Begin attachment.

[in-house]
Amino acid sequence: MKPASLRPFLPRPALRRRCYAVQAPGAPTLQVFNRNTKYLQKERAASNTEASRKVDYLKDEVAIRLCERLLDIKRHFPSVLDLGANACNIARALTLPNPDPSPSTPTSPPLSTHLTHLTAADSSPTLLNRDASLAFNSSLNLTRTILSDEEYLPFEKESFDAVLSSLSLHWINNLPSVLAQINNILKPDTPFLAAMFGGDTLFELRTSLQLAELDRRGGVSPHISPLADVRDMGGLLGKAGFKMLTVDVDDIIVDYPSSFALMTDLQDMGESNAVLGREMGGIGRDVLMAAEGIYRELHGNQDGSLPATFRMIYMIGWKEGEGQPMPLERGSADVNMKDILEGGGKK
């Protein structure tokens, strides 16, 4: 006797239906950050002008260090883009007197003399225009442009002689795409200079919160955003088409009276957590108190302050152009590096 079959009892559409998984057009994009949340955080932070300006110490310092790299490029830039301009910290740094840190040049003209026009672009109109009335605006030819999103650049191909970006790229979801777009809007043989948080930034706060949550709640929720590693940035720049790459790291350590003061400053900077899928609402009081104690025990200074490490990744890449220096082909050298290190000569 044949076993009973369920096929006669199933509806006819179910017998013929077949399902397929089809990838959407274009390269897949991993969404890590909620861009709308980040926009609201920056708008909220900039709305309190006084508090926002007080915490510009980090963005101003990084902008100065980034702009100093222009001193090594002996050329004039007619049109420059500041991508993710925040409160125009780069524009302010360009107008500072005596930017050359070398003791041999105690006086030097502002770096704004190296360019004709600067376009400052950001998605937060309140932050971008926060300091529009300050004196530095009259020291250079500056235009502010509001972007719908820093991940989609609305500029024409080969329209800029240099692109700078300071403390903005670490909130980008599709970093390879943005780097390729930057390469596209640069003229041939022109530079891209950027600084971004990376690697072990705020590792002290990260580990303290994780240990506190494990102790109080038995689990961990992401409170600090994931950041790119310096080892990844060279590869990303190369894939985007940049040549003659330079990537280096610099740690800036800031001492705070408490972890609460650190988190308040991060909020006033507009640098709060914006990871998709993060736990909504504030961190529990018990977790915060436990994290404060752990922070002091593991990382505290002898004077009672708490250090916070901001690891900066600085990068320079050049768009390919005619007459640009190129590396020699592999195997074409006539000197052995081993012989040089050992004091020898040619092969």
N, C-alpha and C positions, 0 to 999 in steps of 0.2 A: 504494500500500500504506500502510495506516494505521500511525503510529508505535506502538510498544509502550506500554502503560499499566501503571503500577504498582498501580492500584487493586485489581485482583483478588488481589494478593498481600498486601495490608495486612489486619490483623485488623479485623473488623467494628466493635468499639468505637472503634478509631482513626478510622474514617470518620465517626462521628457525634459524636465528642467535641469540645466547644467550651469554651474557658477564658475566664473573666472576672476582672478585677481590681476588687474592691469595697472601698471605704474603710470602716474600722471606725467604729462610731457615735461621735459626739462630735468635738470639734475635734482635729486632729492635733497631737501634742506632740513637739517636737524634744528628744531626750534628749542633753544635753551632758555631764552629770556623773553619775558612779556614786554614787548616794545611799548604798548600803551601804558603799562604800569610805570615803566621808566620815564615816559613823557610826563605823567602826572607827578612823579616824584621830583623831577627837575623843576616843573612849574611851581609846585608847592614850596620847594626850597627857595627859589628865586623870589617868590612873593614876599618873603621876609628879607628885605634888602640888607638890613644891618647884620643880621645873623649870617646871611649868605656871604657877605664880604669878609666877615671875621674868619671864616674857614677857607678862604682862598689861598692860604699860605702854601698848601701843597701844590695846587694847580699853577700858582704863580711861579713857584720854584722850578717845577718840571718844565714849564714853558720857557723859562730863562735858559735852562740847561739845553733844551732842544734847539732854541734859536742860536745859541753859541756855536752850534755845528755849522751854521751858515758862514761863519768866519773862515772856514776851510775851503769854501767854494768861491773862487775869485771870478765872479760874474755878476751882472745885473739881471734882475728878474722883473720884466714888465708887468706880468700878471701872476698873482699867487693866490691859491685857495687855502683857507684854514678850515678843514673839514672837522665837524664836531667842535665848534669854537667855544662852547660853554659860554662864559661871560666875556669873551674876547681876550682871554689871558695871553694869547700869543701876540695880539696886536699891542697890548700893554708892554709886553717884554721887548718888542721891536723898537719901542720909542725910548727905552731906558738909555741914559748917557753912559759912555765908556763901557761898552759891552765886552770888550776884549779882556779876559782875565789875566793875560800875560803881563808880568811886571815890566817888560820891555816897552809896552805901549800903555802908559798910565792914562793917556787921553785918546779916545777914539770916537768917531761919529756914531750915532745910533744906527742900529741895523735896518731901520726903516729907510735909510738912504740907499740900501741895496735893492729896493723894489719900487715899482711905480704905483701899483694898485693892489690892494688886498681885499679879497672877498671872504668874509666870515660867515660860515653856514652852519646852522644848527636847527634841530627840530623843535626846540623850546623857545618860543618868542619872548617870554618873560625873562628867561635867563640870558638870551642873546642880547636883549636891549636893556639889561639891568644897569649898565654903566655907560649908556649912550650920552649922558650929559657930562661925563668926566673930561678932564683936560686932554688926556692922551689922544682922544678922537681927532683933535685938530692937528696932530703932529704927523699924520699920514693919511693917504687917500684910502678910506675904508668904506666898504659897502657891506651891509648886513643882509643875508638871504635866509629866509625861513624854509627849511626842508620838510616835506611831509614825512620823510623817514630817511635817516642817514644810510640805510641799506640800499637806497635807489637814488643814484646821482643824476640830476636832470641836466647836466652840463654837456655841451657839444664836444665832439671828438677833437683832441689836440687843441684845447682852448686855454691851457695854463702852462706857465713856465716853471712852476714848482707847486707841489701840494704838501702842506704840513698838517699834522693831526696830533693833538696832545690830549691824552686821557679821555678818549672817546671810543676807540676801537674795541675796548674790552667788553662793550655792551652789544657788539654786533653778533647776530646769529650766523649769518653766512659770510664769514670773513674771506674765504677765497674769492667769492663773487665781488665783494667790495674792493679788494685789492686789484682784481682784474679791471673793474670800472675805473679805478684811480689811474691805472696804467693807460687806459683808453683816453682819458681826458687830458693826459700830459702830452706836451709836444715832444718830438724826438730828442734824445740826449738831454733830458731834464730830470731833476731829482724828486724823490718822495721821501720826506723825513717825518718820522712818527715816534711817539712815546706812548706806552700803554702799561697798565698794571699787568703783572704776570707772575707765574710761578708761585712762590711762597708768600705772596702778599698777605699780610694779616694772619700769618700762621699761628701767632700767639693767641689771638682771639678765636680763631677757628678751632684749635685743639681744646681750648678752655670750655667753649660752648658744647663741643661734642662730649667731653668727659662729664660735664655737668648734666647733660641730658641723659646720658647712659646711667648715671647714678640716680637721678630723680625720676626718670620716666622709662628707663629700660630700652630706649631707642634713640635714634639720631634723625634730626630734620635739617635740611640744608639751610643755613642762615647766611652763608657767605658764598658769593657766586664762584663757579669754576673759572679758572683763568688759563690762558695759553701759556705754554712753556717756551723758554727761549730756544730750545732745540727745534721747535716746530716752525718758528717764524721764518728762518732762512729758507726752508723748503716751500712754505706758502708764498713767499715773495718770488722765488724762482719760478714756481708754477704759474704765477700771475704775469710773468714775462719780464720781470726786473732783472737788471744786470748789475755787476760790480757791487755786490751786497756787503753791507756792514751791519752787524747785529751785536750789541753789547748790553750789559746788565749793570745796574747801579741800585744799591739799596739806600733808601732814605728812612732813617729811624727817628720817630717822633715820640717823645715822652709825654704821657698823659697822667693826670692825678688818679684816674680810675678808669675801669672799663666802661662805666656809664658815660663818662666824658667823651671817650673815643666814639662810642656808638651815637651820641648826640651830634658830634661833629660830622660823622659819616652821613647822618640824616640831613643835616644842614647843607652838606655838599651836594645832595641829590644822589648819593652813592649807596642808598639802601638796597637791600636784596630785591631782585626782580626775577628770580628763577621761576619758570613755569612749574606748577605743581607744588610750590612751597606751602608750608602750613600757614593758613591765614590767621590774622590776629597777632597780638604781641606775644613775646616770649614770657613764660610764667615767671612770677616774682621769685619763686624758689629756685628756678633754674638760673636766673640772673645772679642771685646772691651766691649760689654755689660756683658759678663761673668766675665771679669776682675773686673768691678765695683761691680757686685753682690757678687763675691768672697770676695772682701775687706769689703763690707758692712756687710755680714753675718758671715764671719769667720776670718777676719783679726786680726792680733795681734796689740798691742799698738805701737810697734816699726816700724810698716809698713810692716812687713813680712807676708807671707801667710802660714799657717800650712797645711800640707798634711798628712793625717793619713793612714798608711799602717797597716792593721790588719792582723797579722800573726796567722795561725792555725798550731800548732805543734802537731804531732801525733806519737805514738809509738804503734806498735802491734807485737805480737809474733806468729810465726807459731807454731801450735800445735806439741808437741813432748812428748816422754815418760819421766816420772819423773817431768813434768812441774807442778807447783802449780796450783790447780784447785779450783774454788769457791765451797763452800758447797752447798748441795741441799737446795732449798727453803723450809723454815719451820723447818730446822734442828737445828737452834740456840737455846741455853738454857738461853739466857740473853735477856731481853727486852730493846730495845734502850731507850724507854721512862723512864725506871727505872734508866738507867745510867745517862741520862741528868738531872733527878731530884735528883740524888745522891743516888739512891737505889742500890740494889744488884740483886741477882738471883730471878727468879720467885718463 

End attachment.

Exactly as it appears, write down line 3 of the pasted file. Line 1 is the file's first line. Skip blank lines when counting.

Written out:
């Protein structure tokens, strides 16, 4: 006797239906950050002008260090883009007197003399225009442009002689795409200079919160955003088409009276957590108190302050152009590096 079959009892559409998984057009994009949340955080932070300006110490310092790299490029830039301009910290740094840190040049003209026009672009109109009335605006030819999103650049191909970006790229979801777009809007043989948080930034706060949550709640929720590693940035720049790459790291350590003061400053900077899928609402009081104690025990200074490490990744890449220096082909050298290190000569 044949076993009973369920096929006669199933509806006819179910017998013929077949399902397929089809990838959407274009390269897949991993969404890590909620861009709308980040926009609201920056708008909220900039709305309190006084508090926002007080915490510009980090963005101003990084902008100065980034702009100093222009001193090594002996050329004039007619049109420059500041991508993710925040409160125009780069524009302010360009107008500072005596930017050359070398003791041999105690006086030097502002770096704004190296360019004709600067376009400052950001998605937060309140932050971008926060300091529009300050004196530095009259020291250079500056235009502010509001972007719908820093991940989609609305500029024409080969329209800029240099692109700078300071403390903005670490909130980008599709970093390879943005780097390729930057390469596209640069003229041939022109530079891209950027600084971004990376690697072990705020590792002290990260580990303290994780240990506190494990102790109080038995689990961990992401409170600090994931950041790119310096080892990844060279590869990303190369894939985007940049040549003659330079990537280096610099740690800036800031001492705070408490972890609460650190988190308040991060909020006033507009640098709060914006990871998709993060736990909504504030961190529990018990977790915060436990994290404060752990922070002091593991990382505290002898004077009672708490250090916070901001690891900066600085990068320079050049768009390919005619007459640009190129590396020699592999195997074409006539000197052995081993012989040089050992004091020898040619092969």